Plastic in the Pacific Ocean
It really doesn’t take much to get me excited but if there is one environmental issue that keeps me up at night, it’s the plastic island called the Pacific Garbage Patch. You’ve already heard me talk about the Pacific Gyre and the 40+ million ton island of plastic in the Pacific Ocean.
It all starts when someone accidently drops a water bottle which goes down a storm drain then floats out to the ocean where 7 to 20 years later, it winds up in this big pile of plastic. Over the next several years, it breaks down into tiny pieces; the fish eat it, birds eat it, turtles eat and they all die.
Worse than this (you thought it couldn't get worse), these small plastic particles mimic playnkton, the bottom of our food chain. Right now, it is more likely sealife is eating plastic rather than playnkton, effectively taking playnkton out of our food chain.
In my last blog, I mentioned Boxed Water is Better and how they have started putting water in cartons rather than plastic. Well, there are two reasons to use paper:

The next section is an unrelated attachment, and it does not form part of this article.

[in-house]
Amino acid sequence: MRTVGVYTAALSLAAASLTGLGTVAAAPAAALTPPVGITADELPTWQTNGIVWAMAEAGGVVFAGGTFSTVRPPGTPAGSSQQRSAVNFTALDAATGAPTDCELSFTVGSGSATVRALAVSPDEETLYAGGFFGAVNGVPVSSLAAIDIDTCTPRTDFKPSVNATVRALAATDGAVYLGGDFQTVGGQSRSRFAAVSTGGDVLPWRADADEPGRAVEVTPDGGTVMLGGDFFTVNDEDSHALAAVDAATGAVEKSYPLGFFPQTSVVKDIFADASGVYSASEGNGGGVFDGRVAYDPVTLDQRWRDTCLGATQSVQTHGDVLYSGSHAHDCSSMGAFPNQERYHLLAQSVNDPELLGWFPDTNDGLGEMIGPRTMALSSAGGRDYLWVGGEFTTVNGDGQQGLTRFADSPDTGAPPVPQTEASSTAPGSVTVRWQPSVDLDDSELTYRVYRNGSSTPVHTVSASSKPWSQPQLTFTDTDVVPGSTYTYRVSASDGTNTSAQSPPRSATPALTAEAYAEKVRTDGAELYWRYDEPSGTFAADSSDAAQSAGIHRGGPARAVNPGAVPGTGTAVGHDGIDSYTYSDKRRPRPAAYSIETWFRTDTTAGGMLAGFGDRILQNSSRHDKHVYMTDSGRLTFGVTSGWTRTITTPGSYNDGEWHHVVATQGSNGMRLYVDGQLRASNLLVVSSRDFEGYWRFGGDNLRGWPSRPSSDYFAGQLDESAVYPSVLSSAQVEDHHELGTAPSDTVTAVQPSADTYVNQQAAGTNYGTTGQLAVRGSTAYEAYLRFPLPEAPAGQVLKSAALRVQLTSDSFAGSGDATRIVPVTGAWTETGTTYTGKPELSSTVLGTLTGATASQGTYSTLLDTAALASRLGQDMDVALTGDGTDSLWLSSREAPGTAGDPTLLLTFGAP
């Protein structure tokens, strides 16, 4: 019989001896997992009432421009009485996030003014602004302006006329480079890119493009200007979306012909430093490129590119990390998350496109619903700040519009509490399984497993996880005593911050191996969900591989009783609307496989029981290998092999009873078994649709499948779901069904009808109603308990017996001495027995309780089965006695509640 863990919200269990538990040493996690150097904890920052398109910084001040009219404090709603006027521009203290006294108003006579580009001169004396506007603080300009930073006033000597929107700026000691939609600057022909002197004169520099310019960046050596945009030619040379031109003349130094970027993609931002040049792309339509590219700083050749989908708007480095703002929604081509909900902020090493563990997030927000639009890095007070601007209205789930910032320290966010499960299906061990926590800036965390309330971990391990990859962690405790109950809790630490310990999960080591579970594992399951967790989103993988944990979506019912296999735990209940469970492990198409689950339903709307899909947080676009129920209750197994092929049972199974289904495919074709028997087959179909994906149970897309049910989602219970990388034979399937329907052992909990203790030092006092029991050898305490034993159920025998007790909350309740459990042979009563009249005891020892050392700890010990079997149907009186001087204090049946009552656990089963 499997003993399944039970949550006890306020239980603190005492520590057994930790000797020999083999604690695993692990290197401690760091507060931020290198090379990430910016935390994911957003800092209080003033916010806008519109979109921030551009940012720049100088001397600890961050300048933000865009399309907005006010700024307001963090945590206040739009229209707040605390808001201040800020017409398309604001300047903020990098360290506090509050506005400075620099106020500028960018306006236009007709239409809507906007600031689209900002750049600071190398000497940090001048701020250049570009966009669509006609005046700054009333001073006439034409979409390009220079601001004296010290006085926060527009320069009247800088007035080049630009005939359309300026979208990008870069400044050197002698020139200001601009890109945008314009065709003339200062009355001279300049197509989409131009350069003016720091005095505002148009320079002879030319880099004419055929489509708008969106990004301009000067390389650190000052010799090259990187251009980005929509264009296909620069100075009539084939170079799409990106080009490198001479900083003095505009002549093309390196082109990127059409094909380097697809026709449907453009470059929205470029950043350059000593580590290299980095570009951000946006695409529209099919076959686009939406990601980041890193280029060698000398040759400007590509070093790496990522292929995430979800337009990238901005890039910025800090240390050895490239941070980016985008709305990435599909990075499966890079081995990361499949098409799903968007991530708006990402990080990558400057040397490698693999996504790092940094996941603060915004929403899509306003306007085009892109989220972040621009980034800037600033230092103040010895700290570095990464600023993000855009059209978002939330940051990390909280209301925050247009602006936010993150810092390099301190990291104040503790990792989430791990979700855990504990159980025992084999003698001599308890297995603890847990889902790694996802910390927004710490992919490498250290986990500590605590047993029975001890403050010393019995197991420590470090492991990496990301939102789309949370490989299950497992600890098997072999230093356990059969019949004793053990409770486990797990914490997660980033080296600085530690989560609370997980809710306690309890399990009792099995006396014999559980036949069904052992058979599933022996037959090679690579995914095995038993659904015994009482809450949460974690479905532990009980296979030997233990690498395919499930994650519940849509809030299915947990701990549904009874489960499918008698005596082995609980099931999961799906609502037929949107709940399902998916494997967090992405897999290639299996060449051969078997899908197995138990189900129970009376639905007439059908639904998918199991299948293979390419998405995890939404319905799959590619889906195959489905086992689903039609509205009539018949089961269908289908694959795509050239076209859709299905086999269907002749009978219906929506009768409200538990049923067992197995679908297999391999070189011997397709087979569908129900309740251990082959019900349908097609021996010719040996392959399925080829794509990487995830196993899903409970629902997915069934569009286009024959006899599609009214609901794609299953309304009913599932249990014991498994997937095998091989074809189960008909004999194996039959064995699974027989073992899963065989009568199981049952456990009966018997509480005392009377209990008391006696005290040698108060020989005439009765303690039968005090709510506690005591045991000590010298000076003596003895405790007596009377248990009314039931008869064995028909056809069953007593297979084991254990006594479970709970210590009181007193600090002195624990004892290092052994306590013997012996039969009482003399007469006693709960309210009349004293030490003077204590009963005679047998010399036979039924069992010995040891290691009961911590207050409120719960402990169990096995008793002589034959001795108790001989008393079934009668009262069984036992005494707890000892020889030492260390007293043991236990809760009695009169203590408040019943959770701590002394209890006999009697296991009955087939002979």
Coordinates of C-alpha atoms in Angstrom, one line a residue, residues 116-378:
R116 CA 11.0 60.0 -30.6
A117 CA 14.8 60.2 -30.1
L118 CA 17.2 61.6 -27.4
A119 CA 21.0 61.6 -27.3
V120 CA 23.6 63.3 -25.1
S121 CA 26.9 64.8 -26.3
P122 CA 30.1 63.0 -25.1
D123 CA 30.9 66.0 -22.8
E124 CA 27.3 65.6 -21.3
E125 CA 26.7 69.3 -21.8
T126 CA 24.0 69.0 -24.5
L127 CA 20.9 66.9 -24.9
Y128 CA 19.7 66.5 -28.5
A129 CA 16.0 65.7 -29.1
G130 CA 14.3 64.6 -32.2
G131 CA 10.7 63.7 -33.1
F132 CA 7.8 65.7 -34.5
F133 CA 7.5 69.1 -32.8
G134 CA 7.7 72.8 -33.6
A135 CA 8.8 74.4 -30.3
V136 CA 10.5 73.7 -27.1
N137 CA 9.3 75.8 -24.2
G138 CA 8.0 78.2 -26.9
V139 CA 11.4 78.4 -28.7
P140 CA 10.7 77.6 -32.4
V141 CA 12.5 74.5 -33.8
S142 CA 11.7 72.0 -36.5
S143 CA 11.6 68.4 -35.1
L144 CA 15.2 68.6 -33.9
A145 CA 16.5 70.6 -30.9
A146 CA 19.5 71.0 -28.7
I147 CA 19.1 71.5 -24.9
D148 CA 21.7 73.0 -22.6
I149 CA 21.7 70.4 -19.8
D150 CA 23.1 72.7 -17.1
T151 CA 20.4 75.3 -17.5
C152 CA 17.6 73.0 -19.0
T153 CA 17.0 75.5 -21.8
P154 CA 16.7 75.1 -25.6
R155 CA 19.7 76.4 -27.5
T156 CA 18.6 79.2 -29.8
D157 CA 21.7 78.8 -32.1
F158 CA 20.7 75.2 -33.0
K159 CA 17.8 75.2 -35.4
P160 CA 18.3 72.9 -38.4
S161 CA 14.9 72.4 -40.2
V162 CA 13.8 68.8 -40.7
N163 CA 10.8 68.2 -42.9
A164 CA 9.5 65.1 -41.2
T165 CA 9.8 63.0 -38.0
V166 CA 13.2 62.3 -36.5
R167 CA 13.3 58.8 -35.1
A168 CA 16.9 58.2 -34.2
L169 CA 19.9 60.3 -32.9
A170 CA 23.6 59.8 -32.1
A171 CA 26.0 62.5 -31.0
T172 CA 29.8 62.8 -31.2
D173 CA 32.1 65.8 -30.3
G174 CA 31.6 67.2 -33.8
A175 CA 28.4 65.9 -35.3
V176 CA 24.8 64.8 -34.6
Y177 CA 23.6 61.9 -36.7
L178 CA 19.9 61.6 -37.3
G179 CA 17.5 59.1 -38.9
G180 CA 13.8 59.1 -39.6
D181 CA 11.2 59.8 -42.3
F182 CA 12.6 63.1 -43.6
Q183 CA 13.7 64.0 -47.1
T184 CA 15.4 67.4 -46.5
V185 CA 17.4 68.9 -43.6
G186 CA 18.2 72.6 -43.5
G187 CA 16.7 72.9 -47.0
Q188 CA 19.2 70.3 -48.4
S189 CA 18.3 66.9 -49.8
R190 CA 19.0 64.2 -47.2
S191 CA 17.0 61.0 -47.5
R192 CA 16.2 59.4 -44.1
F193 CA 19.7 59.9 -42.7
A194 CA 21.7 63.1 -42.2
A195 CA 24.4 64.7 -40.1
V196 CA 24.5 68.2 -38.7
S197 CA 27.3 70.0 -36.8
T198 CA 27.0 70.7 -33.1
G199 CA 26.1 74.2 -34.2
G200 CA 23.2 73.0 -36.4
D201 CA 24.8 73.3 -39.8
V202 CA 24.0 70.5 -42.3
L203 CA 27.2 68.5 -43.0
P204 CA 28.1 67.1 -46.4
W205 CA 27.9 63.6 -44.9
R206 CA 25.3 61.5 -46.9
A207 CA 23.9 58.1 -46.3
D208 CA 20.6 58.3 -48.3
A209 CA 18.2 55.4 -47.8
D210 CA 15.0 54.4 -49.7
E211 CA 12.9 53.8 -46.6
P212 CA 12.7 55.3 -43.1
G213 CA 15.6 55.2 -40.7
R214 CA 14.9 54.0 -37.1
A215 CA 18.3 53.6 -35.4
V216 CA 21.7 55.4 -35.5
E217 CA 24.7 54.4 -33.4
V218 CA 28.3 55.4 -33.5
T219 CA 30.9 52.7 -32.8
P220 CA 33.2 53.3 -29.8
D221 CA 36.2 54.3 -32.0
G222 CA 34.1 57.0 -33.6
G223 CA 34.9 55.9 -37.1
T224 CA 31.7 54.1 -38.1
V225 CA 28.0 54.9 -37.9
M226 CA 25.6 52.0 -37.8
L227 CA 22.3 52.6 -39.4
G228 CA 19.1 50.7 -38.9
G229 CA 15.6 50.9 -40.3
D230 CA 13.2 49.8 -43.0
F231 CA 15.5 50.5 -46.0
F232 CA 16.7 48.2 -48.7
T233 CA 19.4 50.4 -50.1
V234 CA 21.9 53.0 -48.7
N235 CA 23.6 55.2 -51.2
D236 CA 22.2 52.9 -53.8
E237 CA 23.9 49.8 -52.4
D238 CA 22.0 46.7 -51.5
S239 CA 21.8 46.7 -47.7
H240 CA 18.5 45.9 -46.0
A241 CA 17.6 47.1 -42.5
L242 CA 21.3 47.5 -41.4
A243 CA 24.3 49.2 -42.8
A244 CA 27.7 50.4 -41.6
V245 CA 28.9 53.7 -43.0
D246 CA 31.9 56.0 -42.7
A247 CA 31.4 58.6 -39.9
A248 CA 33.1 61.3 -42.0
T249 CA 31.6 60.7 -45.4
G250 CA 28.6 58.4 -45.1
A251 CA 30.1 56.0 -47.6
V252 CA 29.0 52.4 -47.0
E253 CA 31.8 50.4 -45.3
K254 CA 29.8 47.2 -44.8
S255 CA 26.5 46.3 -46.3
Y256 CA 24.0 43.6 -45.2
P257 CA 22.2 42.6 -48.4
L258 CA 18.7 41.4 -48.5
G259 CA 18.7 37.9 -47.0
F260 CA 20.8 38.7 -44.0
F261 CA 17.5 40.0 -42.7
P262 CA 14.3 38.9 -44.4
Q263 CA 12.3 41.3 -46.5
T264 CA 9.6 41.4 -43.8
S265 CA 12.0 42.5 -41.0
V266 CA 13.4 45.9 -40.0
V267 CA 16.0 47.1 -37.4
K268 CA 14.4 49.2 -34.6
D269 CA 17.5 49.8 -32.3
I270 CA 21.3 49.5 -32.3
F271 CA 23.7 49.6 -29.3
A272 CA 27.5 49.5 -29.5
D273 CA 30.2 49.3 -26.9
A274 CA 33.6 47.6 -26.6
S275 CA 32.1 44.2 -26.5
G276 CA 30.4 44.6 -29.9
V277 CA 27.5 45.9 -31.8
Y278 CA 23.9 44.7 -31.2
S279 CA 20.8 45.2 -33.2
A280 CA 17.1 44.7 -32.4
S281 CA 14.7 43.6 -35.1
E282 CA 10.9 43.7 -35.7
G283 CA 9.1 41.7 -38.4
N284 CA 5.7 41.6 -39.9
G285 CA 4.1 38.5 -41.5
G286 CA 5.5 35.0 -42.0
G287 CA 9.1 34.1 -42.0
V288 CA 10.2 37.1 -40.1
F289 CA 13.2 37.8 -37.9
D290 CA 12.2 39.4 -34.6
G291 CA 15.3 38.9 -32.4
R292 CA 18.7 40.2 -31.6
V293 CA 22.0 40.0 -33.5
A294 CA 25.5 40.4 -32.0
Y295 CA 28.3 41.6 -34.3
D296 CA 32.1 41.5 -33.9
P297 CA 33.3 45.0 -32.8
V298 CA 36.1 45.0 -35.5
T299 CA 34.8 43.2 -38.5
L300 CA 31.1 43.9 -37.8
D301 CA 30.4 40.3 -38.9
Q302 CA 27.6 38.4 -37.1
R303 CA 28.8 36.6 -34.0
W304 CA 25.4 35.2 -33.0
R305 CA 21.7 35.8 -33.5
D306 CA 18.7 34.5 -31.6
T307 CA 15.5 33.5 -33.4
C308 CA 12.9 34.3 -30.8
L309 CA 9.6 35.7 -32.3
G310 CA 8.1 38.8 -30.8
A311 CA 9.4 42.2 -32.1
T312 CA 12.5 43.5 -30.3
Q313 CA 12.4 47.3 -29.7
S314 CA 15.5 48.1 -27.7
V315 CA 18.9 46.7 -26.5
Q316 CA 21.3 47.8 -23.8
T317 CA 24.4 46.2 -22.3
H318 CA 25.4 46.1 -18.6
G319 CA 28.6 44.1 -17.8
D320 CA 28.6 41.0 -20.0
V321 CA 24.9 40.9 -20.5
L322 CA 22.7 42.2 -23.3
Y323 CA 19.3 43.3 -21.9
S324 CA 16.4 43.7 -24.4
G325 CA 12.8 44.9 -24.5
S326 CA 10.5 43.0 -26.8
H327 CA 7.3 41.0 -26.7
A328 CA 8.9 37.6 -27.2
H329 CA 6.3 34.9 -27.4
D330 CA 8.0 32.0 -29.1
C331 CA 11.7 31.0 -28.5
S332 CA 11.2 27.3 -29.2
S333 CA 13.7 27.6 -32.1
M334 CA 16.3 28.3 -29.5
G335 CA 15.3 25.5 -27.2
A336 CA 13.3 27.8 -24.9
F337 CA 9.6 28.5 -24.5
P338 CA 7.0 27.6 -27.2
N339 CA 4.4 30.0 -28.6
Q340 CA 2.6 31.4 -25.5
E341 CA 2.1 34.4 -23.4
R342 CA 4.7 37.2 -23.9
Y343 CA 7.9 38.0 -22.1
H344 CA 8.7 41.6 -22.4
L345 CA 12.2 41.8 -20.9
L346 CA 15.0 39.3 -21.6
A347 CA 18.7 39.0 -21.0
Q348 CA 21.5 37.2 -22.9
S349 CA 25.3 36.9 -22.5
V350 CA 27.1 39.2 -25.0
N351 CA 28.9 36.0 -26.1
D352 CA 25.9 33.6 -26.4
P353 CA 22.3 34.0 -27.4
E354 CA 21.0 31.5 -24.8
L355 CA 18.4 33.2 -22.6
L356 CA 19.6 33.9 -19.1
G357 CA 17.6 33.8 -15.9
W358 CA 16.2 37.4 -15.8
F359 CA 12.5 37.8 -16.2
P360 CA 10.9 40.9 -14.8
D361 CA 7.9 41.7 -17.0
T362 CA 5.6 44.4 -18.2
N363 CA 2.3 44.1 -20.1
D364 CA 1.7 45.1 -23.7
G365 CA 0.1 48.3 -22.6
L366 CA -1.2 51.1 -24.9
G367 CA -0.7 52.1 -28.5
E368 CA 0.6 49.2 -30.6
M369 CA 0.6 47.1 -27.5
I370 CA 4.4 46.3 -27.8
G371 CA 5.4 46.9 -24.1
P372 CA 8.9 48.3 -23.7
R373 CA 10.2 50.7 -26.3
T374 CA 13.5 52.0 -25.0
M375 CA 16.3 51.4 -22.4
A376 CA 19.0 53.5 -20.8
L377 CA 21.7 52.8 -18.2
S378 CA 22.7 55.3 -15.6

- Paper is a renewable resource. If you cut down a tree, you can plant a new one to replace it. Plastic on the other hand comes from oil and once we use that, it’s gone. This might be a good moment to mention the concept of Peak Oil which is mostly media hype but does define a moment when there is less oil left in the ground than there is oil that we’ve used.
- Paper is biodegradable. If you drop your water carton and it ends up in the ocean and fish or turtles or birds eat it, they will digest the paper. It doesn’t sit inside of them and make them die a slow, horrible painful death of choking or starvation
Consider the Environmental Impact
This Whale died with 18 square feet of plastic in it's stomach
Plastic in the Pacific Ocean, It Gets Worse
In case you think I’m crazy, check out these pics by Chris Jordan from the Island of Midway:
This Leatherback Turtle thought it was eating a Jellyfish
More Environmental Disasters Ahead
The problem gets worse. We now know there is plastic in all the oceans in the world and we now know it is impacting most sea life. See, the BP Oil disaster was a bad thing but that oil will eventually disipate, it's a natural toxin. Plastic on the other hand, once plastic has been broken down to it's most basic element, there isn't anything that can absorb or convert plastic. It just keeps on going.
There are things we can do about it, ways being investigated into how to clean it up. If you'd like to know more about what you can do to help, come visit me at www.GreenCertifiedWeb.org.
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